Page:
And so I came up with the idea of Scenes from My Real Life. In fact, I came up with the idea for Scenes From My Real Life a number of times over the course of a few years - each time the proposed execution being slightly different. The common theme was the style, and the fact that I would show up all of those boring people. But of course, I never did, because as an idea that is one of the worst. It is almost impossible to write something because you think that it should be written and not because you know that it needs to be written. It is nothing but pain and self-hatred to create out of dislike for a form, rather than affection.

The unfinished sample below was maybe not the first attempt, but in some ways it sums them all up - a combination of hubris and lack of content. Which is a fitting way to fail when attempting to parody autobiography, as the one thing that no autobiography lacks is content. Existence may not always be interesting, but it is always there. And truly, I can't get over my basic humanistic instincts, because lives may not always be art, but they are always important. In the end, attempting to show its faults led me to an uneasy respect for the genre, because I had to admit that there are a fair few comics that I like and some of them are done by people that I like as well. Although I still don't read autobiographies in book form. God no.

Scenes from My Real Life

Scenes from my real life is done in a very designed way – based on the sort of confessional/autobiographical comics favoured by North American graphic arts students. Stories where nothing happens but everything is significant. Where the quotidian is mistaken for the sublime via the lens of solipsism. Of course it is important, of course it is meaningful, it happened to me. The character design is naturalistic, the linework is thick and self-conscious and there is always a generically kooky girl to fall in love with about halfway through the proceedings, thus derailing any semblance of narrative altogether.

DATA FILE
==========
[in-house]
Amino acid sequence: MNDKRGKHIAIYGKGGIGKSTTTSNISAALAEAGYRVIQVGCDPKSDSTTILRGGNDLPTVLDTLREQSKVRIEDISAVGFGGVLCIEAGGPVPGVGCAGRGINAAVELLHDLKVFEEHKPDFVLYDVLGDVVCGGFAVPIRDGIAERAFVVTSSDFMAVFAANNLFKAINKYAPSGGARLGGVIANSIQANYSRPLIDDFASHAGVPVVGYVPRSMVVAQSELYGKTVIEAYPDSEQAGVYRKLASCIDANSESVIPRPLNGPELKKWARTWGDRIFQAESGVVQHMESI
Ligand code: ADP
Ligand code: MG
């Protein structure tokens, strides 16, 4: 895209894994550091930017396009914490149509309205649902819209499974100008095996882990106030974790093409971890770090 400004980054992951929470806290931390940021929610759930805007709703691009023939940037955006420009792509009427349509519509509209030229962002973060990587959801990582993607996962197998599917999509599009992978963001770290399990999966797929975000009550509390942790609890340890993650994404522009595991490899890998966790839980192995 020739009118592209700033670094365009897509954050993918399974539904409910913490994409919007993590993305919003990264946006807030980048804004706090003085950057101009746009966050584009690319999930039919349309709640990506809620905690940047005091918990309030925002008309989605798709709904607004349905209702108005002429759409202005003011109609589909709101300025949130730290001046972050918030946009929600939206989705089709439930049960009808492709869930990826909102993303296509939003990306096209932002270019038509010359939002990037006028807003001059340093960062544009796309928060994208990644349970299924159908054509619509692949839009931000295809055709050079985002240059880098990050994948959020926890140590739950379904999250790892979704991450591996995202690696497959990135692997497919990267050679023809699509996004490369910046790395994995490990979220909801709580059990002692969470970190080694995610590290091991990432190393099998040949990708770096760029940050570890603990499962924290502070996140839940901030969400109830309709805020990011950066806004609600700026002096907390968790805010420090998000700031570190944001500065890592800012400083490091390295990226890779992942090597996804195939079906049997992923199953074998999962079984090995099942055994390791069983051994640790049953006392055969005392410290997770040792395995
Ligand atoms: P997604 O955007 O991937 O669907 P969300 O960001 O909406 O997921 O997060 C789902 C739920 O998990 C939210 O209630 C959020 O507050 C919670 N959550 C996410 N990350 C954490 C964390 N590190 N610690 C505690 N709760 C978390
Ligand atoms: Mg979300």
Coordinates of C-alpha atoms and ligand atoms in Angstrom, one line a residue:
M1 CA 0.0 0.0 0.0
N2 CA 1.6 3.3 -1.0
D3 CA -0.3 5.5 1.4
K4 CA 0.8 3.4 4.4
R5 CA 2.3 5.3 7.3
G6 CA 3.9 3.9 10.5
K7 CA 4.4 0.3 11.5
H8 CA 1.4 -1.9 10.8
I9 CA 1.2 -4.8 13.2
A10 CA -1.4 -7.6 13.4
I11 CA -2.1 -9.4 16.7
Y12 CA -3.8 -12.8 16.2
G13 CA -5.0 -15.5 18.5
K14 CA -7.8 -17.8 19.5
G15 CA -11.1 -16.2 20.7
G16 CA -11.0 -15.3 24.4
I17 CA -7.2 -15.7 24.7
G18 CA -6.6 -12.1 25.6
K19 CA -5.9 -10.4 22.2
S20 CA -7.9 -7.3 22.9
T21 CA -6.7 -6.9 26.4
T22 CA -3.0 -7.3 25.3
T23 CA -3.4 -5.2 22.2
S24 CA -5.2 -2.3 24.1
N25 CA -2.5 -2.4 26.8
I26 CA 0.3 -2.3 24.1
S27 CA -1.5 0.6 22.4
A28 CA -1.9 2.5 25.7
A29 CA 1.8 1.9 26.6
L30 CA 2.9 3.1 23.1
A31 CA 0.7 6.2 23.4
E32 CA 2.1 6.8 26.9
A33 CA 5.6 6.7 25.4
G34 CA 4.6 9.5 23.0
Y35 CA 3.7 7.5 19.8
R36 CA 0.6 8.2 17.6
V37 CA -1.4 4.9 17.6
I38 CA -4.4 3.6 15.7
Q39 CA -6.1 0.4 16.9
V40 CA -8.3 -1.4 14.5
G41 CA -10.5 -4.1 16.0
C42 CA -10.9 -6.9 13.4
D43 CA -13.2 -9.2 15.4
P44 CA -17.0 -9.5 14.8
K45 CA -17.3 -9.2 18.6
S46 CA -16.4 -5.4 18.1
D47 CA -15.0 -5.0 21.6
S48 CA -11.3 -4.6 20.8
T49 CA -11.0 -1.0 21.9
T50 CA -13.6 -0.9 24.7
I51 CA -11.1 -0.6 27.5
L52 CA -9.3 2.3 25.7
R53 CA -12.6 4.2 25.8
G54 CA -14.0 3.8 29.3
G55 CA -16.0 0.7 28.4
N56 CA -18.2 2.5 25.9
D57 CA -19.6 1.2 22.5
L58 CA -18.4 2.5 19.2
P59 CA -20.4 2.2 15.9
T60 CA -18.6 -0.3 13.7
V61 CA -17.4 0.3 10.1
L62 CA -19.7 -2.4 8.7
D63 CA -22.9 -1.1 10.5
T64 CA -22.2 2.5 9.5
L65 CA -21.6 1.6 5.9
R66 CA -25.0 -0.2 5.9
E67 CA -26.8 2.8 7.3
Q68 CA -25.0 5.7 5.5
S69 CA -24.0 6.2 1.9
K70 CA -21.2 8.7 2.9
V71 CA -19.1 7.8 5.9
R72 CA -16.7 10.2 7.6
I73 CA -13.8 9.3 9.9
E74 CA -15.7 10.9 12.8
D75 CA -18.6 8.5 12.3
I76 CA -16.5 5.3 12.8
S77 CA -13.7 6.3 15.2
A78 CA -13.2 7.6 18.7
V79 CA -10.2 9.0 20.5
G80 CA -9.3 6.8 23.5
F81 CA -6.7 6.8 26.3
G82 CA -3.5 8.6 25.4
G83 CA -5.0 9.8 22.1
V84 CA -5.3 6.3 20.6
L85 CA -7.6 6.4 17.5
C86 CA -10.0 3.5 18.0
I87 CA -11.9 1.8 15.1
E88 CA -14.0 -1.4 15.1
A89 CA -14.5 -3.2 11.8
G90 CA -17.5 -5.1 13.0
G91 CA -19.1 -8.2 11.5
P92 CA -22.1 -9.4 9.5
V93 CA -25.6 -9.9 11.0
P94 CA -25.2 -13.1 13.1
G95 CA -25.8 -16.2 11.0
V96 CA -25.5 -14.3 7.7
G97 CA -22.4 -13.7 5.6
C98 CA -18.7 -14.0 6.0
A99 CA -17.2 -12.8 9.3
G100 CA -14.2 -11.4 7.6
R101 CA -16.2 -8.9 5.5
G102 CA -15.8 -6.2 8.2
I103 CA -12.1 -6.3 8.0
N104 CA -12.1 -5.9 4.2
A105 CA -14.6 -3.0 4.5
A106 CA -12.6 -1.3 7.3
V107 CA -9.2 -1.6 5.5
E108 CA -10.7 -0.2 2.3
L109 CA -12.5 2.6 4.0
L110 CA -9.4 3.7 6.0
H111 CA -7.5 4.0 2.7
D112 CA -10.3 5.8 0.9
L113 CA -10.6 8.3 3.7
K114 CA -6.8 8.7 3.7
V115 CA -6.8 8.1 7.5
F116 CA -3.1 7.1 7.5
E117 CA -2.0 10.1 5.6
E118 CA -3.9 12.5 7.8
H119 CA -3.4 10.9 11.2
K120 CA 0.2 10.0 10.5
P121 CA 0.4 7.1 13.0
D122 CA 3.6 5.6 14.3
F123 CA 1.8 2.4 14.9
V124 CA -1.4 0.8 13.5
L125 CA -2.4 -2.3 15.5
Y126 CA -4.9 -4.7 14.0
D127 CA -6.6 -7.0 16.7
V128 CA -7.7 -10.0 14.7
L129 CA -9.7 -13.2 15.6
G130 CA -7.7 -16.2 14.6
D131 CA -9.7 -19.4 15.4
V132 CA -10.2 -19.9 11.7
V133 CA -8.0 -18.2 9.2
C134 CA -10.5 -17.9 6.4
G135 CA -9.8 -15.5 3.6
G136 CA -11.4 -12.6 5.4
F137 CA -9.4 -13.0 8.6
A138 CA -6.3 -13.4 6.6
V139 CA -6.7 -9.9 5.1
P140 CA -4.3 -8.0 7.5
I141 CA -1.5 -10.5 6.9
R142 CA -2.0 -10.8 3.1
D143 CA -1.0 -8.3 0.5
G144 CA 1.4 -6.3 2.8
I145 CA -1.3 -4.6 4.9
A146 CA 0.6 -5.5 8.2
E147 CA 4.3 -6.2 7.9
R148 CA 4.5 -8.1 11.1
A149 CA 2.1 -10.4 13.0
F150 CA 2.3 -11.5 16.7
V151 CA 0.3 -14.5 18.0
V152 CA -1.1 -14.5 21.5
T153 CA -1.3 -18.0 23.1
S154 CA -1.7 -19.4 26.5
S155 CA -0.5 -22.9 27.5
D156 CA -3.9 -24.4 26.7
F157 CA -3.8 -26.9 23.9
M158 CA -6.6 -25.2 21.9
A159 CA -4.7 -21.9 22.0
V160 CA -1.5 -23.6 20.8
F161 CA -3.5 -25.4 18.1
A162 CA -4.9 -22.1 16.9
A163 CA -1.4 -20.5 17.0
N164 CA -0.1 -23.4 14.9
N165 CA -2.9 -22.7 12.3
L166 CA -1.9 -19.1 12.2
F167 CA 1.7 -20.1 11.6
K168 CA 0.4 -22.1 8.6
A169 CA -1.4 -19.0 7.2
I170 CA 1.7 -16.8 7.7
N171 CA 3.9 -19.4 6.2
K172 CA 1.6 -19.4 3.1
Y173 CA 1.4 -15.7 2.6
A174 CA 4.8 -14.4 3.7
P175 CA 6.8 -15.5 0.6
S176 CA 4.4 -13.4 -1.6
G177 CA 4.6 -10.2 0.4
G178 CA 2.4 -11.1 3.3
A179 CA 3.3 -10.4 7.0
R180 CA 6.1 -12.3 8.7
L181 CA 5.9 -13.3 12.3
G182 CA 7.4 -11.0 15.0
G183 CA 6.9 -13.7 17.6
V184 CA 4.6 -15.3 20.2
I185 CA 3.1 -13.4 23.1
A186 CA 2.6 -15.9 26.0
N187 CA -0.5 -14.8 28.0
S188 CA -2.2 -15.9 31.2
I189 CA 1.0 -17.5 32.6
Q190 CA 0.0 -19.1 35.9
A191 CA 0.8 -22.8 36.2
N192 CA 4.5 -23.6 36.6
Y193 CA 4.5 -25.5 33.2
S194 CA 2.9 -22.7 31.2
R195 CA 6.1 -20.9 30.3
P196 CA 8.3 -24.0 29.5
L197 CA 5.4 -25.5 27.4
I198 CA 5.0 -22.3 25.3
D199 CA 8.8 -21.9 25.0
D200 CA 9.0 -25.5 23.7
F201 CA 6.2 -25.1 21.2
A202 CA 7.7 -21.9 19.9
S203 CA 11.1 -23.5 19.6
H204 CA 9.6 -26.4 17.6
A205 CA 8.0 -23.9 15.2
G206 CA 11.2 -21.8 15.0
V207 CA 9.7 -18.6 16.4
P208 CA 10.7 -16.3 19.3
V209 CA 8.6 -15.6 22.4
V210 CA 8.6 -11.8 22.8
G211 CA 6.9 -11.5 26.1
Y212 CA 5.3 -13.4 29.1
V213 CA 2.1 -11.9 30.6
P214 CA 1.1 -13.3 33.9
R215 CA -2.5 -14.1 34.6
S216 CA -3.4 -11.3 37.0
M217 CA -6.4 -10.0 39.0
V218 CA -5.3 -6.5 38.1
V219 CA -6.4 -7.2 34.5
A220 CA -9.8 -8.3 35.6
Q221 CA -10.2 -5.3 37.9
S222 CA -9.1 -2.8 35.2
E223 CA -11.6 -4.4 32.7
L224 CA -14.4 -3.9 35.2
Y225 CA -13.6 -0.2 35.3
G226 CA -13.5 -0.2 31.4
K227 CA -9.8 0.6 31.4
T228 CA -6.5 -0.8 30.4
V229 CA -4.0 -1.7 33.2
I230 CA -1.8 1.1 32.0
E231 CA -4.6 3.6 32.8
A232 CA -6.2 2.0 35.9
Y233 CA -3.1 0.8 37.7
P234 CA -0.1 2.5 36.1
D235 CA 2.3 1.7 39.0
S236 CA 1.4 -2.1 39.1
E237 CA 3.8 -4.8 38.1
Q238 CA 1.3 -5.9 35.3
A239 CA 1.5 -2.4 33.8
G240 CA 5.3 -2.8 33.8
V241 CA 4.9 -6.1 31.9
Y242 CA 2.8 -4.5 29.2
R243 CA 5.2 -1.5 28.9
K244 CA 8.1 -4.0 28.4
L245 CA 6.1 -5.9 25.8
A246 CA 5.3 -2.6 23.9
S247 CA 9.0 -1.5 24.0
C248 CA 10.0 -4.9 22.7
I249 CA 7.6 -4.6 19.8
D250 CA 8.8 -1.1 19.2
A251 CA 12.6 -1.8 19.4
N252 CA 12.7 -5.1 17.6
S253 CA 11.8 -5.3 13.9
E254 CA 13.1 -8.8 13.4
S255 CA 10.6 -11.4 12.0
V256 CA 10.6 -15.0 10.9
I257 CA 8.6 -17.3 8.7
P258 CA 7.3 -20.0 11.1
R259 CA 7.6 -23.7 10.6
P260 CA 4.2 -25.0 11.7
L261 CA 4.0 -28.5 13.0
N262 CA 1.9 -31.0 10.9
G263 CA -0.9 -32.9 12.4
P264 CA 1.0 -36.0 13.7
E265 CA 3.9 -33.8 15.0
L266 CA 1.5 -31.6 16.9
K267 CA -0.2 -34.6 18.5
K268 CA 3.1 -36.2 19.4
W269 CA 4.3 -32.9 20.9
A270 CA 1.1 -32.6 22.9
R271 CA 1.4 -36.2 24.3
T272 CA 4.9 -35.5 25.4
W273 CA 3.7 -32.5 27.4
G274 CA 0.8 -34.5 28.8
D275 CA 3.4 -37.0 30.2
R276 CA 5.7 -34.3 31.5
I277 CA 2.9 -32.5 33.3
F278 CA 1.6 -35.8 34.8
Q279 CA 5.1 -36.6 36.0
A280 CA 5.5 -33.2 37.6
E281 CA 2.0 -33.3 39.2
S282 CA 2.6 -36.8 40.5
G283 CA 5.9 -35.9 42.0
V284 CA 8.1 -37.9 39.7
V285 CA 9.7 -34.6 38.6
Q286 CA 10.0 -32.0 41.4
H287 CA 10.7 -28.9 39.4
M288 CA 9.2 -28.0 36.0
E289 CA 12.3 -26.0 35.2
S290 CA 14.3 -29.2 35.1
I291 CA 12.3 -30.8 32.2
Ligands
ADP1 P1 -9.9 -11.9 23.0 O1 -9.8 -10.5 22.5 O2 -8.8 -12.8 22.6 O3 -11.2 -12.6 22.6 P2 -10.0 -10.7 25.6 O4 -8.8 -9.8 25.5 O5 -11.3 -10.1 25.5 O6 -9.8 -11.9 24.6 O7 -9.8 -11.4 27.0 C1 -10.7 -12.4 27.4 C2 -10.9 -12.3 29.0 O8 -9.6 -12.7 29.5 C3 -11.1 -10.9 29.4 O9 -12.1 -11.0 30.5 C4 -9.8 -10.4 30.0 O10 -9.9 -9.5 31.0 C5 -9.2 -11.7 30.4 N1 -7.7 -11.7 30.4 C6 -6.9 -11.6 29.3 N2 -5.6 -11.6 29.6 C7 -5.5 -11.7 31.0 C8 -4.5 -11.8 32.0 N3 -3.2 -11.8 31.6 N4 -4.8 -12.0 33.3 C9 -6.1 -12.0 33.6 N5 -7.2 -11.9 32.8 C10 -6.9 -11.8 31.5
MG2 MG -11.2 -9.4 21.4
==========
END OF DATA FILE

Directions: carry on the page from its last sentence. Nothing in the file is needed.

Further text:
Page 1

A succession of panels of a modern traveller – trains, taxis, maybe even boats. Very self-consciously drawn so that the traveller is obviously from small town somewhere – the impression of backwaters in Wales or continental Europe. The panels bring us in towards the Big City.

Page 2

Panel 1

In the sort of poetically squalid apartment that indie kids love to think that it would be great to live in.

‘I have travelled long, Journeyed hard.’

Panel 2

Same apartment, unpacking.

‘In my homeland I am a master, higher than a king, for I am a storyteller.’

Panel 3

Big panel? Show the wilds of wherever. Lots of mountains and trees.

‘I am Life, I am history and I am knowledge. I hear the trees and the whispered threats on the wind. I hear the streams and laughing promises. I know the drought and I sing the bounty.’

Panel 4

A mysterious plant, in the wilderness.

Panel 5

The traveller communes with the spirits of his ancestors, or something.

‘I am the keeper of the keys to the gates of the consciousness – the mind of the world and the body of its people.’

Page 3

A page of cod medievel, generic fantasy Mitteleurope mythical tropes, with the following in captions.

‘The hero comes, riding hard across the plain’

‘The sword in his hands burns with spiritual fire’

‘Alongside him, invisible, ride the gods, lending their powers. They are the wind at his back, the ground at his feet, the fire of day and the succour of night’.

‘Their’s are the stories that I have been charged to remember – to bring forward so that the world does not forget. Gundred, the Hunter. Brinwald the Storm. Kerkuwenal the Pure and Mighty.’

Page 4

Panel 1

Big panel, trippy. The traveller guy is surrounded by a nimbus of narrative power, by the oral history that he alone is able to channel. The gods ride at his shoulders, nature stands at his feet.

‘These are the world spirit – the founders of my people. The true joy of our civilisation and the pain of its demise. These are stories that must be told.’

Panel 2

Cut back to reality. The traveller is pitching to some sort of publisher/editor. They are not impressed.

‘I’m sorry to say, I just don’t think that we have a place for this in our roster. The stories are, well... derivative. I’m very sorry, but we’ve heard them too many times before.’

Panel 3

Back in the shitty apartment, only it’s not so shitty as all that, now.